In its broadest sense, science (from the Latin scientia, meaning "knowledge") refers to any systematic knowledge or practice. In its more usual restricted sense, science refers to a system of acquiring knowledge based on scientific method, as well as to the organized body of knowledge gained through such research.[1][2] This article focuses on the more restricted use of the word. Science as discussed in this article is sometimes termed experimental science to differentiate it from applied science, which is the application of scientific research to specific human needs, though the two are often interconnected.

Science is the effort to discover and increase human understanding of how physical reality works. Its purview is the portion of reality which is independent of religious, political, cultural, or philosophical outlook. Using controlled methods, scientists collect data in the form of observations, record observable physical evidence of natural phenomena, and analyze this information to construct theoretical explanations of how things work. Knowledge in science is gained through research. The methods of scientific research include the generation of hypotheses about how natural phenomena work, and experimentation that tests these hypotheses under controlled conditions. The outcome or product of this empirical scientific process is the formulation of theory that describes human understanding of physical processes and facilitates prediction.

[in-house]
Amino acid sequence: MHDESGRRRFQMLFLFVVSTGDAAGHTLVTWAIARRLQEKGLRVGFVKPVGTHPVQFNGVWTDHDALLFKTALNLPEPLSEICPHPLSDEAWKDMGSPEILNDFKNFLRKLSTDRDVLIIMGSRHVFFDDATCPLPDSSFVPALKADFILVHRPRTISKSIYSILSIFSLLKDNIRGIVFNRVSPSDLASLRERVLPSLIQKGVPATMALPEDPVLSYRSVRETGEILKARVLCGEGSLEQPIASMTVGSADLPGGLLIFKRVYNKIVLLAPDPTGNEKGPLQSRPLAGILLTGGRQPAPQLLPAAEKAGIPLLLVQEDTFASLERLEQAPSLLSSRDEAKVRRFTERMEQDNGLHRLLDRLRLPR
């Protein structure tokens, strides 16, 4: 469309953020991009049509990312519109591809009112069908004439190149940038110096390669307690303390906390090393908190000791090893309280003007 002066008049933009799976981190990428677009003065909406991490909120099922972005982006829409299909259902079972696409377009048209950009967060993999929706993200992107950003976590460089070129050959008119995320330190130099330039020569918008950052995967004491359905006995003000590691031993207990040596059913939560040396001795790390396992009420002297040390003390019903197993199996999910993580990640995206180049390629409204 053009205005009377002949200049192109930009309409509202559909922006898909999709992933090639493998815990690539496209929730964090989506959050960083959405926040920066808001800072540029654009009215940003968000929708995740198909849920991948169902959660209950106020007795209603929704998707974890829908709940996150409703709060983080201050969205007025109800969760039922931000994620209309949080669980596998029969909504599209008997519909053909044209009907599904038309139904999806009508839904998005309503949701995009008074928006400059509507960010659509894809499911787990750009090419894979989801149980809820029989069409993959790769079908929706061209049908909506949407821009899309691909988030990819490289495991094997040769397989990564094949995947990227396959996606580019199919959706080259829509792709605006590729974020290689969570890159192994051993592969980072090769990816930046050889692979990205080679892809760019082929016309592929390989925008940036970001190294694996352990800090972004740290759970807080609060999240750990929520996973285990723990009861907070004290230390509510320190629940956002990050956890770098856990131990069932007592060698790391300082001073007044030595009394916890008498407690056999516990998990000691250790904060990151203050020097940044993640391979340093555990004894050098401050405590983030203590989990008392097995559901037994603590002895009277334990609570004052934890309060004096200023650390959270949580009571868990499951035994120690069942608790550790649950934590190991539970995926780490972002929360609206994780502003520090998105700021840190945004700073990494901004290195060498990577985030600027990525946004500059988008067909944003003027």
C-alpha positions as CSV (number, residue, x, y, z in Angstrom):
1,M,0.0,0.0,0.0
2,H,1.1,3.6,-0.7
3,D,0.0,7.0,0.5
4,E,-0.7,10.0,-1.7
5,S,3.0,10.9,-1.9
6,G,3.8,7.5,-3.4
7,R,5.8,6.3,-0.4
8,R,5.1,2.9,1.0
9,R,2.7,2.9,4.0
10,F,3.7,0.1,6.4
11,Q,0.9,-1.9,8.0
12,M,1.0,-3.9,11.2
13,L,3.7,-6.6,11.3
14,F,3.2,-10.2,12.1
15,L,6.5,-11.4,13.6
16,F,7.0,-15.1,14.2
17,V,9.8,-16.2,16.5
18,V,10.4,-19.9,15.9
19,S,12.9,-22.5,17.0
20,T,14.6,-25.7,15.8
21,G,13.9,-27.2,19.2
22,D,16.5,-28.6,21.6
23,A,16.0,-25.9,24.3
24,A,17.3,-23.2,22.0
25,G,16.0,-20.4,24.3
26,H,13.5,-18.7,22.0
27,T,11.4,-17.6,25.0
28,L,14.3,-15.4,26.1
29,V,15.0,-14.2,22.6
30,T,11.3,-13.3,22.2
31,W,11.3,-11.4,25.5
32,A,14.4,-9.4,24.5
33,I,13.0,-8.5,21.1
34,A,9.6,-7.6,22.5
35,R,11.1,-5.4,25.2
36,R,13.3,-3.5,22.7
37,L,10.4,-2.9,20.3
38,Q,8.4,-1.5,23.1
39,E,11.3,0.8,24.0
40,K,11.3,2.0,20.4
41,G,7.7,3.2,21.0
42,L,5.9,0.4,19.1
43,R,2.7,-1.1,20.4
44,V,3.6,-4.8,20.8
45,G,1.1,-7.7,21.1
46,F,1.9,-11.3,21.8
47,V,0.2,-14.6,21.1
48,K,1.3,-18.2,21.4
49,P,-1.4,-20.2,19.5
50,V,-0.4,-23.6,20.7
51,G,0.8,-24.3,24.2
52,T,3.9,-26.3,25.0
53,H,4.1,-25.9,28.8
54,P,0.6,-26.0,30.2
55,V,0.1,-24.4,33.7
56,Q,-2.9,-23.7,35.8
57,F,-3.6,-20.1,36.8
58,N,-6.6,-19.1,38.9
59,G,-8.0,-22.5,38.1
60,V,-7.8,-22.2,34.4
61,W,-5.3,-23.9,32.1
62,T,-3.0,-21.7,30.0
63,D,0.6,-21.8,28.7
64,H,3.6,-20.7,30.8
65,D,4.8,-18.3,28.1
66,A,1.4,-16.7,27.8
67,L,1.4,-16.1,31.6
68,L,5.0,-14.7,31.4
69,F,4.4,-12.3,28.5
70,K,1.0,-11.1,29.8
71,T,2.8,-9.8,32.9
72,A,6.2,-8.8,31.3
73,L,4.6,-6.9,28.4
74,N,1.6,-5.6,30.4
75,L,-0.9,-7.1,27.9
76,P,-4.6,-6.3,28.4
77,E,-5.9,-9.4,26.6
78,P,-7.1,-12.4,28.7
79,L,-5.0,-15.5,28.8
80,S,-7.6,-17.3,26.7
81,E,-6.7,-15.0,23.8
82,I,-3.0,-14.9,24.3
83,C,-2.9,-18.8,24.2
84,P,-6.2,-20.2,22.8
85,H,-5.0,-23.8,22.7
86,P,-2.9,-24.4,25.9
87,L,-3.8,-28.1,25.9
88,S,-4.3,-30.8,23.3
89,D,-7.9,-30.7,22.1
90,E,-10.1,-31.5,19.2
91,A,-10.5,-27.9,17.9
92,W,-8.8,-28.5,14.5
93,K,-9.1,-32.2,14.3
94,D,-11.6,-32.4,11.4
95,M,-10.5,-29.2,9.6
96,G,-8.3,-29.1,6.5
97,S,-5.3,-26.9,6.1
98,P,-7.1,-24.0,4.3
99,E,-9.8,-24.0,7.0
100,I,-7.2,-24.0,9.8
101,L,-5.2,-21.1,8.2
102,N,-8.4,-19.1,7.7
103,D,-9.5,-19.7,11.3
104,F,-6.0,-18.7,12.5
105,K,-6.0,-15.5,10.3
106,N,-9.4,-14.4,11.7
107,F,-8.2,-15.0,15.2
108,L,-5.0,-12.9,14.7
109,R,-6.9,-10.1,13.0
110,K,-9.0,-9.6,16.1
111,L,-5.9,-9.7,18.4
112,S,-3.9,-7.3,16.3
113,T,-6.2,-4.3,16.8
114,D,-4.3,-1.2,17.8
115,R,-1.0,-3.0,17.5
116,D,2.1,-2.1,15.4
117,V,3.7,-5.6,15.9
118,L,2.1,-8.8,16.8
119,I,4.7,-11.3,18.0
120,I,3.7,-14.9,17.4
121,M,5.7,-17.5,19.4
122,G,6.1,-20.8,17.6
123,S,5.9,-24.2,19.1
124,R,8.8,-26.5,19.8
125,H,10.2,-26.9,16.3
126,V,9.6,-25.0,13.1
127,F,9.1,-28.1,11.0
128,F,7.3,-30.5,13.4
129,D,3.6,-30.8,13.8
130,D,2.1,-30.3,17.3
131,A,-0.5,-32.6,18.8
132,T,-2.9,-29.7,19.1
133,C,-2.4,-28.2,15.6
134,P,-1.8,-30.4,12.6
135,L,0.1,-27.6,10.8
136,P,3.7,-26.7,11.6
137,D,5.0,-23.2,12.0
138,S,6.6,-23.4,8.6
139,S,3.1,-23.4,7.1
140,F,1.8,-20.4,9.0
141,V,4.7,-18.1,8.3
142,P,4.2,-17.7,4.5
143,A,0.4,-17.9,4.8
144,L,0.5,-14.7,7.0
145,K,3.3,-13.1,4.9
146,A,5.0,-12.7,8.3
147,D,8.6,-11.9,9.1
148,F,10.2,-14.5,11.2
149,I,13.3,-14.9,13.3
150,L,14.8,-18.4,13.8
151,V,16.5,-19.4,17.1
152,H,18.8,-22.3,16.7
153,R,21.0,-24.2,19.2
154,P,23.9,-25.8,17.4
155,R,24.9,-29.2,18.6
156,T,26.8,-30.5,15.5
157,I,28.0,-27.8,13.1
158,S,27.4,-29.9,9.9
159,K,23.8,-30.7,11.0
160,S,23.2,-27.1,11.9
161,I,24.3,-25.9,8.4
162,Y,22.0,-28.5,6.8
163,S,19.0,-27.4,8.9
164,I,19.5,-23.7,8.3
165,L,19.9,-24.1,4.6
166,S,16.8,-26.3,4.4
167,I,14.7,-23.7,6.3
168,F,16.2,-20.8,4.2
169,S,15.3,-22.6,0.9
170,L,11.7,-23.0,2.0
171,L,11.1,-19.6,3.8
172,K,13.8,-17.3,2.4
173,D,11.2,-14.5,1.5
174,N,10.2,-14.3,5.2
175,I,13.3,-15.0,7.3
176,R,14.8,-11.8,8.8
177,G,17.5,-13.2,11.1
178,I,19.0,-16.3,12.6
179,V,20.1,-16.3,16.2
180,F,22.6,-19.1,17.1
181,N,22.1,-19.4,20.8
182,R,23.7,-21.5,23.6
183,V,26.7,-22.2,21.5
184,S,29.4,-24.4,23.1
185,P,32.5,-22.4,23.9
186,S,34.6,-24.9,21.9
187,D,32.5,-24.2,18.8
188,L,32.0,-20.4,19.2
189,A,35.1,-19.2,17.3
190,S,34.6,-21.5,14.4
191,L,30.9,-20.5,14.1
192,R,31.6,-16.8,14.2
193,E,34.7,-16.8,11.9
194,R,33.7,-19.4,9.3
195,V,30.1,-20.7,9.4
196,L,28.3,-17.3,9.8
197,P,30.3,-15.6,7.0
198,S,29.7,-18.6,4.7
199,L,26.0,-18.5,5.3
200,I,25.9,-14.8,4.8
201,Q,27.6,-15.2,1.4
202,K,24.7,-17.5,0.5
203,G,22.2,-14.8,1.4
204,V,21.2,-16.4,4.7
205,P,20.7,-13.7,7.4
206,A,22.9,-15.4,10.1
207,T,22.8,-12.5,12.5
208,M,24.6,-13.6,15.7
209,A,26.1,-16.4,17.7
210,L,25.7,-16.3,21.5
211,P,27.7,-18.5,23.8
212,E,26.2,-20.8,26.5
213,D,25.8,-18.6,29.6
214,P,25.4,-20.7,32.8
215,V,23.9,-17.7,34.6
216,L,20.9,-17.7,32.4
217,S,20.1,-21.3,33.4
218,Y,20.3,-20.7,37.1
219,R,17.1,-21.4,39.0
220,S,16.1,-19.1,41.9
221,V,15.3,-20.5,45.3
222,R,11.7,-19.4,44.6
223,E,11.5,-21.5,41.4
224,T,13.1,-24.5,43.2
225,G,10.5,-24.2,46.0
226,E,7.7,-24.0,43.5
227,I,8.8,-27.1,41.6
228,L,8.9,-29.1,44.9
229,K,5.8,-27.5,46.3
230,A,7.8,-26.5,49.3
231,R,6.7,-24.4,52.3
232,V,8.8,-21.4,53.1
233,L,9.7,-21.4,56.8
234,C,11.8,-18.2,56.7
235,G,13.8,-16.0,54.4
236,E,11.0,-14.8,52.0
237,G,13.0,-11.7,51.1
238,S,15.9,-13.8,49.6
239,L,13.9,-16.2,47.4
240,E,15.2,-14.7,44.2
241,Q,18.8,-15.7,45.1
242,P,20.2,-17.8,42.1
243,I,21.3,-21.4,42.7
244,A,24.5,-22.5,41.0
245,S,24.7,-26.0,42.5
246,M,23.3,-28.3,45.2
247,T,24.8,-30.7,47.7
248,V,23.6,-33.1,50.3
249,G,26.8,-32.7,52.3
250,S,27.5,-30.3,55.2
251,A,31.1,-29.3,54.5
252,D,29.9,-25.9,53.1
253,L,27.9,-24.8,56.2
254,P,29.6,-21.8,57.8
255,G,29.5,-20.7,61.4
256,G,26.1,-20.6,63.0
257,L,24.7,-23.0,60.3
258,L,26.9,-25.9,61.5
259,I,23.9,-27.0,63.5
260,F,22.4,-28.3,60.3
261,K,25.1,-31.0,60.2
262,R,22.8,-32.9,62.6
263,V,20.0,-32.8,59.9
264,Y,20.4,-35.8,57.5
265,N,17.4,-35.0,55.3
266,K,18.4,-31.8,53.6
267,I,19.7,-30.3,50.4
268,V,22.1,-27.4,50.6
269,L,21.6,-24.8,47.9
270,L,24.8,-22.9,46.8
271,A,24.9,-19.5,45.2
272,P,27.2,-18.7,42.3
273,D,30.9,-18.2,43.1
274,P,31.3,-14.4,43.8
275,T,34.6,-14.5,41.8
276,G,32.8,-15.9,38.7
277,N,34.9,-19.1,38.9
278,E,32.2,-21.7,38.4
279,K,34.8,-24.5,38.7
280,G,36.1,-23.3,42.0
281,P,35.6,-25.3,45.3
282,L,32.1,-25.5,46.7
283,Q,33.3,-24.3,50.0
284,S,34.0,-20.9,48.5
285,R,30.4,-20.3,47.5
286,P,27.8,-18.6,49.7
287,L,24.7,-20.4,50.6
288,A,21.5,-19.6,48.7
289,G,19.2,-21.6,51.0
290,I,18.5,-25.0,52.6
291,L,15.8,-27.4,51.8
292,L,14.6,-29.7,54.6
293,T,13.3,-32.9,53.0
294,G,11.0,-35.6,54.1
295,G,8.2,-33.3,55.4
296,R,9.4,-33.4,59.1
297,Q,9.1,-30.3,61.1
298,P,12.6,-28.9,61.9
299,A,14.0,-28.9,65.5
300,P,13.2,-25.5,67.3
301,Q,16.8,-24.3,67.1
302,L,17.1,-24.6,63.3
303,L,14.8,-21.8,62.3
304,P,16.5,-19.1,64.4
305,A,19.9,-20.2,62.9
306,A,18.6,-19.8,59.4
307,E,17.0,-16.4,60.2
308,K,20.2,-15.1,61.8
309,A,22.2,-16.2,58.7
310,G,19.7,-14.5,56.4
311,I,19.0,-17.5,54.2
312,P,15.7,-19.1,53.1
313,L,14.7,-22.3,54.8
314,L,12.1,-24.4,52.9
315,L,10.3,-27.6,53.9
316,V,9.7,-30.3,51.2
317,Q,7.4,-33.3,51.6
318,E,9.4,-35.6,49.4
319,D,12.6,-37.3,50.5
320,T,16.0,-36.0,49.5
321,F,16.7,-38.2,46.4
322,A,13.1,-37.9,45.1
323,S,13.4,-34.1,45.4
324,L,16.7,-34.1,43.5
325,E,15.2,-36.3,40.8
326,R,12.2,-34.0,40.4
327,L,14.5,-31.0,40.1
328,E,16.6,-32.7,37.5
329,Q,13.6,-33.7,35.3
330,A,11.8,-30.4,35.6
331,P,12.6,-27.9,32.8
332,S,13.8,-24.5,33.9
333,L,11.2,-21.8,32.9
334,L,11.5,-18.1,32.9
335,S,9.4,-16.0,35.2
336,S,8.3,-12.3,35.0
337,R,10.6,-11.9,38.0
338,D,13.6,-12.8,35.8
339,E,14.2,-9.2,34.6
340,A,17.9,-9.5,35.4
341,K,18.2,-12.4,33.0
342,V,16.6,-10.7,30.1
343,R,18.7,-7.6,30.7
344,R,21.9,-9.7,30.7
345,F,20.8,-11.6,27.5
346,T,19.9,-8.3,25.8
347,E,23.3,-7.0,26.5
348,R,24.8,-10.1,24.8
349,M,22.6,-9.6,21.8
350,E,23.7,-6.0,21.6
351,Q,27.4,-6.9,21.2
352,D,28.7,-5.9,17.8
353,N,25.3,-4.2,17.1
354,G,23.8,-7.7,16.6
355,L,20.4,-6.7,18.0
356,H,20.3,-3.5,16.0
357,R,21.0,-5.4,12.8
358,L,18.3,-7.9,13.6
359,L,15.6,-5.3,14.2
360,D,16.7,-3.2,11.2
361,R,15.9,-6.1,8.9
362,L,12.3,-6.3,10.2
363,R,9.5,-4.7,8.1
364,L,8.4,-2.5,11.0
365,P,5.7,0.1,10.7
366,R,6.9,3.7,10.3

Lavoisier says, "... the impossibility of separating the nomenclature of a science from the science itself is owing to this, that every branch of physical science must consist of three things: the series of facts which are the objects of the science, the ideas which represent these facts and the words by which these ideas are expressed."[3]

A broader modern definition of science may include the natural sciences along with the social and behavioral sciences, as the main subdivisions of science, defining it as the observation, identification, description, experimental investigation, and theoretical explanation of phenomena.[4] However, other contemporary definitions still place the natural sciences, which are closely related with the physical world's phenomena, as the only true vehicles of science.

Sources and Citations Edit

  1. Online dictionary. Merriam-Webster. Retrieved on 2008 January 30.
  2. Popper, Karl [1959] (2002). The Logic of Scientific Discovery, 2nd English edition, New York, NY: Routledge Classics. ISBN 0-415-27844-9. OCLC 59377149. 
  3. Antoine Lavoisier Elements of Chemistry, p. 1, Great Books v. 45, Encyclopaedia Britannica Inc., 1952 ASIN B000O5VV9K
  4. Science,

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